Hello from Washington DC, dear readers! I’m running around our nation’s capital with my youngest sister, Annie, and we’ve been having a grand time eating our way around the city. (I mean, what else would I do on vacation?) Sadly, this has been a working vacation, but it’s a vacation nonetheless, and I’m super excited because we’re both taking off this afternoon to go to the Newsuem, a highly interactive museum dedicated to … you’ve guessed it, the news. As a journalism school grad (Go ‘Cuse!), it’s right up my alley.
Next week I’ll go into more detail about some of the yummy restaurants we’ve tried, because today we’re focused on one thing: Easter. And even if you don’t celebrate Easter, these eggs are really fun to make as a colorful party statement.
I have to admit: I’ve been saving this recipe for over a year now, since I made them last Easter, so the pictures were taken with my old camera. The pictures aren’t as beautiful as I would like, but I think they still convey how fun and festive these eggs are.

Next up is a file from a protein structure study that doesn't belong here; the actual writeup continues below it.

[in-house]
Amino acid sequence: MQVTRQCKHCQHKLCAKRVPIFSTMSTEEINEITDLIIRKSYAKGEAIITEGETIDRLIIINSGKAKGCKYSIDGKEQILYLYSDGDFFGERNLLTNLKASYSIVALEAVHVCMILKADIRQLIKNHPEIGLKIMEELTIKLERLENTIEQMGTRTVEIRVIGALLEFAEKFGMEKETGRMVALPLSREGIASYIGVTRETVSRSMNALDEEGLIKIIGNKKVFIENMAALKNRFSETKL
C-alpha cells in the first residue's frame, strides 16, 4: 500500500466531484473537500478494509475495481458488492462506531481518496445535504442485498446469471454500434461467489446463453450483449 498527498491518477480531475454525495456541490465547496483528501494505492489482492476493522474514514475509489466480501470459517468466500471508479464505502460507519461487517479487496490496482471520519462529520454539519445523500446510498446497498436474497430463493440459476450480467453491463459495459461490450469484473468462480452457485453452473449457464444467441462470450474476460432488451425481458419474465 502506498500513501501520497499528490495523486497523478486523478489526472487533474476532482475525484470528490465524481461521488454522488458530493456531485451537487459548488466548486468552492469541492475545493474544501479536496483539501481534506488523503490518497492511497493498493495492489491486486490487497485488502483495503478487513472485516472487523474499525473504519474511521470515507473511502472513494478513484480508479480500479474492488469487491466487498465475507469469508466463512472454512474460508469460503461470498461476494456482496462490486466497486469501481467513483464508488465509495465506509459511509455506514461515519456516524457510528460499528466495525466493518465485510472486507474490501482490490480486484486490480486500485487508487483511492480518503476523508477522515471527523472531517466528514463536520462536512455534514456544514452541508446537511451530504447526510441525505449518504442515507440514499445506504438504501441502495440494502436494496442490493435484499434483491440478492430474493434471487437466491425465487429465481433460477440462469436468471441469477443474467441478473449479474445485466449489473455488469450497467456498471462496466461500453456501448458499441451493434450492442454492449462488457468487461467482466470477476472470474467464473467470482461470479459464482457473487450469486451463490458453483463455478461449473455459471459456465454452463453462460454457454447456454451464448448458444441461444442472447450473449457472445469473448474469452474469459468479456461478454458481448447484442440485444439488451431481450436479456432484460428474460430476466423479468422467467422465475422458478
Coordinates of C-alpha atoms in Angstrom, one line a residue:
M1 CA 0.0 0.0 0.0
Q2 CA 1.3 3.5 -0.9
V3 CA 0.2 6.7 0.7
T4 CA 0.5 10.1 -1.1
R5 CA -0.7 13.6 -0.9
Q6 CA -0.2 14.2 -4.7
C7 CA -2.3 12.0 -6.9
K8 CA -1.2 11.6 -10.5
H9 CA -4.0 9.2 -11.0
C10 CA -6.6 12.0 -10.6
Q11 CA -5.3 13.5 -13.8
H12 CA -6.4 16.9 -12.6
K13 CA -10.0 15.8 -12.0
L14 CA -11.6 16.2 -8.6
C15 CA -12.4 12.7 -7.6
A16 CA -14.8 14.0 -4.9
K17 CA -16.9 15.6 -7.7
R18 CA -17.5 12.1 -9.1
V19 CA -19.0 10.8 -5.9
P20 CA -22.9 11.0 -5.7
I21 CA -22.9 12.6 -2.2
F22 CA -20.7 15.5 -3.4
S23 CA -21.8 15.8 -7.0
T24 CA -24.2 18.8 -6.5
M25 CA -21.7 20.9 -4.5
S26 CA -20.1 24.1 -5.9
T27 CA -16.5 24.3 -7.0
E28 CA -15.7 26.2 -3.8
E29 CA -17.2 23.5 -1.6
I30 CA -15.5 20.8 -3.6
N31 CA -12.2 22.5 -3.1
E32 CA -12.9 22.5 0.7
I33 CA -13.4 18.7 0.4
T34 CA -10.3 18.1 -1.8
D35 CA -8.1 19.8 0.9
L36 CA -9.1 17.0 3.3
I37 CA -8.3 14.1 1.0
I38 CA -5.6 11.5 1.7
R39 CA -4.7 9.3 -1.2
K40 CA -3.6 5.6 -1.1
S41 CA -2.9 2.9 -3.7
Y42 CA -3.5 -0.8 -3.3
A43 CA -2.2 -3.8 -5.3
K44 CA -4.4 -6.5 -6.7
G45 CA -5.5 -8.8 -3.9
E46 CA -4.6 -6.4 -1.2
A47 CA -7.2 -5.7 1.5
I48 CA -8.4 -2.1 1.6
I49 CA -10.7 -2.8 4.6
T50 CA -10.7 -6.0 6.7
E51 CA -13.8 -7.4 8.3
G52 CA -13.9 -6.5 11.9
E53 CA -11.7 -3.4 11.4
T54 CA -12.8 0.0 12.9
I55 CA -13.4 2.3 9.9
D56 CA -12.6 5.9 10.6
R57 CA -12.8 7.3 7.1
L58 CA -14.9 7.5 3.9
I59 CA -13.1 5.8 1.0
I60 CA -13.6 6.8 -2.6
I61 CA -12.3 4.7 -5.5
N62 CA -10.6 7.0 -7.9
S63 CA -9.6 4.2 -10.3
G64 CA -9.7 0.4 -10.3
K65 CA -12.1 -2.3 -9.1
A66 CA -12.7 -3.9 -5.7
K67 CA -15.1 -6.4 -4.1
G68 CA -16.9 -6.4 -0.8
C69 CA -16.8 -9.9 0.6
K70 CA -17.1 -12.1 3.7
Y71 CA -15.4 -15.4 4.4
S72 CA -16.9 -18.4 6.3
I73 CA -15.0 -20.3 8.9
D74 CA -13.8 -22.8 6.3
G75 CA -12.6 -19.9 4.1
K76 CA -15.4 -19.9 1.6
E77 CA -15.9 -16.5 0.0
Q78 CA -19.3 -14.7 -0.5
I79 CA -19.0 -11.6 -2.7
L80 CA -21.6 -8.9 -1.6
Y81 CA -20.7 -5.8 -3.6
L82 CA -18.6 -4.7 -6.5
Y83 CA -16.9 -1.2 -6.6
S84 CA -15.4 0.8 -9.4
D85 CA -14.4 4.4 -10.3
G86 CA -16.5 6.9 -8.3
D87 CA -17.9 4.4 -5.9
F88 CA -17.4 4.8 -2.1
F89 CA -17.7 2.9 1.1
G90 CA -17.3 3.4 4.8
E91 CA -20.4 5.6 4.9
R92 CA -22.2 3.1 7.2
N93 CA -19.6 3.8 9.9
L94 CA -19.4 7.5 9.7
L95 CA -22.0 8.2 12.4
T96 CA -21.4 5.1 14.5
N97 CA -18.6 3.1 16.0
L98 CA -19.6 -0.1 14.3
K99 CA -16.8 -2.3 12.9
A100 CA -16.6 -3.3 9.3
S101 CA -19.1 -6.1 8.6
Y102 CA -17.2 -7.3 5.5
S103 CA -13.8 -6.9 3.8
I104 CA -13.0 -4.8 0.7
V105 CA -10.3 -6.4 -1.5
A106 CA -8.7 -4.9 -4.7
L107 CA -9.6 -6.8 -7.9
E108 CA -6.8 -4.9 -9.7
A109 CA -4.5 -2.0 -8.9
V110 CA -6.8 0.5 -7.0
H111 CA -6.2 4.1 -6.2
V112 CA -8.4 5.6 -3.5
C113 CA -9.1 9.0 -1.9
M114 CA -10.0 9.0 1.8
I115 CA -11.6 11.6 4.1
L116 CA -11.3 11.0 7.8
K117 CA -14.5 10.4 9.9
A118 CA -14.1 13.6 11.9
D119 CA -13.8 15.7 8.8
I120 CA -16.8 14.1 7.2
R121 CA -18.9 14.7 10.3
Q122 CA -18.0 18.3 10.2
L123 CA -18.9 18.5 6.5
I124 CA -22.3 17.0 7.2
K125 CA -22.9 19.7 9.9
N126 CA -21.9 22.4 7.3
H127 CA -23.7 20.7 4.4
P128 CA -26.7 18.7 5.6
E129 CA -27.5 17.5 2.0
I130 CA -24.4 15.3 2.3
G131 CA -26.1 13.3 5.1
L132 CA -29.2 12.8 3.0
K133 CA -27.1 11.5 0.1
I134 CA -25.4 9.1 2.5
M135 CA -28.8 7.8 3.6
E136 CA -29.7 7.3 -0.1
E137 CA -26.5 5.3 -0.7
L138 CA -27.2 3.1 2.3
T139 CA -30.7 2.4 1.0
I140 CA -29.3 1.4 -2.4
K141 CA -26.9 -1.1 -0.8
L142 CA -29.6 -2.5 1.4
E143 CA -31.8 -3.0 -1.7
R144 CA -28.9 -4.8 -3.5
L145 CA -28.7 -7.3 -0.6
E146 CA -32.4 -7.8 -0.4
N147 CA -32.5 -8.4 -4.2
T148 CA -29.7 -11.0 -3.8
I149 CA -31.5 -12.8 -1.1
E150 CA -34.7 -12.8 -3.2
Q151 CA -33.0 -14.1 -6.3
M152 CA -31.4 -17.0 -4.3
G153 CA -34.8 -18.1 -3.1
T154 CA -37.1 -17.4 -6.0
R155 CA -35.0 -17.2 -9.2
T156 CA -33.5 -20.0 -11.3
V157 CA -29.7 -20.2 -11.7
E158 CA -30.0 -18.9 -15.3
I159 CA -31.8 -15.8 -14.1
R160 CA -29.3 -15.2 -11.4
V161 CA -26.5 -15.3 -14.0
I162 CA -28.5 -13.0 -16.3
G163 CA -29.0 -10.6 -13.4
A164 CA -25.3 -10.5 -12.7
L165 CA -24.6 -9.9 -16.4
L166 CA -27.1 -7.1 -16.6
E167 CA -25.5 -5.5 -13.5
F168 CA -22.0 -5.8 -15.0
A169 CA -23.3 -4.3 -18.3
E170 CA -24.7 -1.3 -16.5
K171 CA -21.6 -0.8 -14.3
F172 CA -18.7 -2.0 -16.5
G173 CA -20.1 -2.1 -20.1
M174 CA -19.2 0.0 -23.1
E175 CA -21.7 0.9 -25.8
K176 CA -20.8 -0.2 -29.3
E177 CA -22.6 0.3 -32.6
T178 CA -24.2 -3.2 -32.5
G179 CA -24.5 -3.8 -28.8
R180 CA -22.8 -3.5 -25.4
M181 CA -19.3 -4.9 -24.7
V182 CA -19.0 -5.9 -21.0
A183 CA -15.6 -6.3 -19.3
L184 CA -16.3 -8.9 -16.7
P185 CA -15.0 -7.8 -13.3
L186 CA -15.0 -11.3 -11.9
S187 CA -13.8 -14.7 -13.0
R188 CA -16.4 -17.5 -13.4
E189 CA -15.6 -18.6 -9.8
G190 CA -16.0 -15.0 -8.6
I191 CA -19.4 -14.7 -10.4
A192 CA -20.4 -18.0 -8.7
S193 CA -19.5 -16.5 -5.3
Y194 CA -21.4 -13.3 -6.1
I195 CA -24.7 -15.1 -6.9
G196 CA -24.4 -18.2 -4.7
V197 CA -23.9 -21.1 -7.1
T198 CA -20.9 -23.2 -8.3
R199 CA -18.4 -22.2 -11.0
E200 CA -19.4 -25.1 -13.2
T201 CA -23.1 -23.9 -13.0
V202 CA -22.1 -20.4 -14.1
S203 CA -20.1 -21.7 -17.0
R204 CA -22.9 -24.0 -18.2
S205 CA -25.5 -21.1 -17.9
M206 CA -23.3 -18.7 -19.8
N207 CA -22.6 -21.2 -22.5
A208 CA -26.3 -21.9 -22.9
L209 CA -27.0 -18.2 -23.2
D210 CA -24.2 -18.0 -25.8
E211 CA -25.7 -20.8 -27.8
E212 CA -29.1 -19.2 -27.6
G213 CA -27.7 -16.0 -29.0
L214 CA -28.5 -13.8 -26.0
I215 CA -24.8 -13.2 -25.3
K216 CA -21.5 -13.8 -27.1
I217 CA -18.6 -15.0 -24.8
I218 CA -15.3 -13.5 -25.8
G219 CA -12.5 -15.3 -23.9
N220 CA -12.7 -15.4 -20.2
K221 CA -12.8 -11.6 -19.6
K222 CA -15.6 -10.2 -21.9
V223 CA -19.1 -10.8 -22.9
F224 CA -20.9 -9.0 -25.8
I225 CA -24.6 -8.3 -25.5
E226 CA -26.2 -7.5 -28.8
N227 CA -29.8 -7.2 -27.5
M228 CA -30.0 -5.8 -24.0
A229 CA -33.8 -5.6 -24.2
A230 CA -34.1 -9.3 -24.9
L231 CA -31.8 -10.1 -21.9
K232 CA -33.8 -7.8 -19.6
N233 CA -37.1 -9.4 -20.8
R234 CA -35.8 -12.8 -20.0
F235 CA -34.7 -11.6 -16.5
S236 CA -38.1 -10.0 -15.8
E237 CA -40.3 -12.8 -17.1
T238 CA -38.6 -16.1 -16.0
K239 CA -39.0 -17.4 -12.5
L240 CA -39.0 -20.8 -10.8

The process is simple really. You will need:
- Hard-boiled eggs
- Liquid food coloring (I like to have both neon and traditional colors. You need 10-20 drops of food coloring to get bright hues.)
- Several Tupperware containers or bowls deep enough for dying the eggs
- Vinegar, for brightening the dye.
- Enough water to completely submerge the eggs in each container.
Start with cold hard-boiled eggs. Roll them around on a paper towel on the counter so they develop little tiny cracks all over.
For each color you would like to make, combine 2 tsp. vinegar, 10-20 drops of food coloring, and enough water to cover the eggs in that container. Then, take your cracked egg(s), and lower them into the mixture. The longer you leave the egg in the mixture, the darker the color will be. If you’re going to leave the eggs in the mixture for more than an hour (up to 4 hours), then transfer the container to the refrigerator.
Remove the eggs from the dye, pat dry with paper towels, and peel them. Voila! Speckled eggs. You can eat them as you would a hard-boiled eggs, or you can make them into really gorgeous deviled eggs with your favorite deviled egg recipe. The possibilities are endless!
Happy Easter everyone! What’s your favorite Easter tradition? Do you make hot cross buns? Or egg casseroles? Or always order a Honeybaked ham? I want to know! Share your traditions in the Comment section.